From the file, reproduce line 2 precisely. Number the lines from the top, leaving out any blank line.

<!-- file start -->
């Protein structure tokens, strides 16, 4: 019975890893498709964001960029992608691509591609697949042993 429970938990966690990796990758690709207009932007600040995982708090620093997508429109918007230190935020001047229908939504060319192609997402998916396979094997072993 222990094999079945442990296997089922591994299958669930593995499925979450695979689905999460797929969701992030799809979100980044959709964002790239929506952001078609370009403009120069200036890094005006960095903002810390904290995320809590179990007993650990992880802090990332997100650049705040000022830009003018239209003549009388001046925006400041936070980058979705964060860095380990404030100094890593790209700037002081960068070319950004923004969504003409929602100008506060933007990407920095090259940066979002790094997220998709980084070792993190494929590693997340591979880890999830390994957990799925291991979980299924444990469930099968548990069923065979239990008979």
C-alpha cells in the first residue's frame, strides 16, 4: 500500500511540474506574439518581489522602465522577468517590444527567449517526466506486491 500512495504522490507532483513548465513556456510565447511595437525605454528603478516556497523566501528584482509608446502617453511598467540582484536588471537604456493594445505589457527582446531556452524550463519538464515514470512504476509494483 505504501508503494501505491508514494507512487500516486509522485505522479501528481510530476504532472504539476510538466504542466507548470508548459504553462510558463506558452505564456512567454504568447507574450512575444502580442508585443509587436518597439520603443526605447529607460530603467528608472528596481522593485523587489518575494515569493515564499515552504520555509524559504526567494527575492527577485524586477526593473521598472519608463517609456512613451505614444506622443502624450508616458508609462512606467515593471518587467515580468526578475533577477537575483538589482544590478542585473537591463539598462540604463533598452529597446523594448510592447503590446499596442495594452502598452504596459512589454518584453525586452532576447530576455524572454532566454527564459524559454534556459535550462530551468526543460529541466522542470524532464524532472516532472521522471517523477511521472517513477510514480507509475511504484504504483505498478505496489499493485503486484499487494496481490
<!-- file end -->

C-alpha cells in the first residue's frame, strides 16, 4: 500500500511540474506574439518581489522602465522577468517590444527567449517526466506486491 500512495504522490507532483513548465513556456510565447511595437525605454528603478516556497523566501528584482509608446502617453511598467540582484536588471537604456493594445505589457527582446531556452524550463519538464515514470512504476509494483 505504501508503494501505491508514494507512487500516486509522485505522479501528481510530476504532472504539476510538466504542466507548470508548459504553462510558463506558452505564456512567454504568447507574450512575444502580442508585443509587436518597439520603443526605447529607460530603467528608472528596481522593485523587489518575494515569493515564499515552504520555509524559504526567494527575492527577485524586477526593473521598472519608463517609456512613451505614444506622443502624450508616458508609462512606467515593471518587467515580468526578475533577477537575483538589482544590478542585473537591463539598462540604463533598452529597446523594448510592447503590446499596442495594452502598452504596459512589454518584453525586452532576447530576455524572454532566454527564459524559454534556459535550462530551468526543460529541466522542470524532464524532472516532472521522471517523477511521472517513477510514480507509475511504484504504483505498478505496489499493485503486484499487494496481490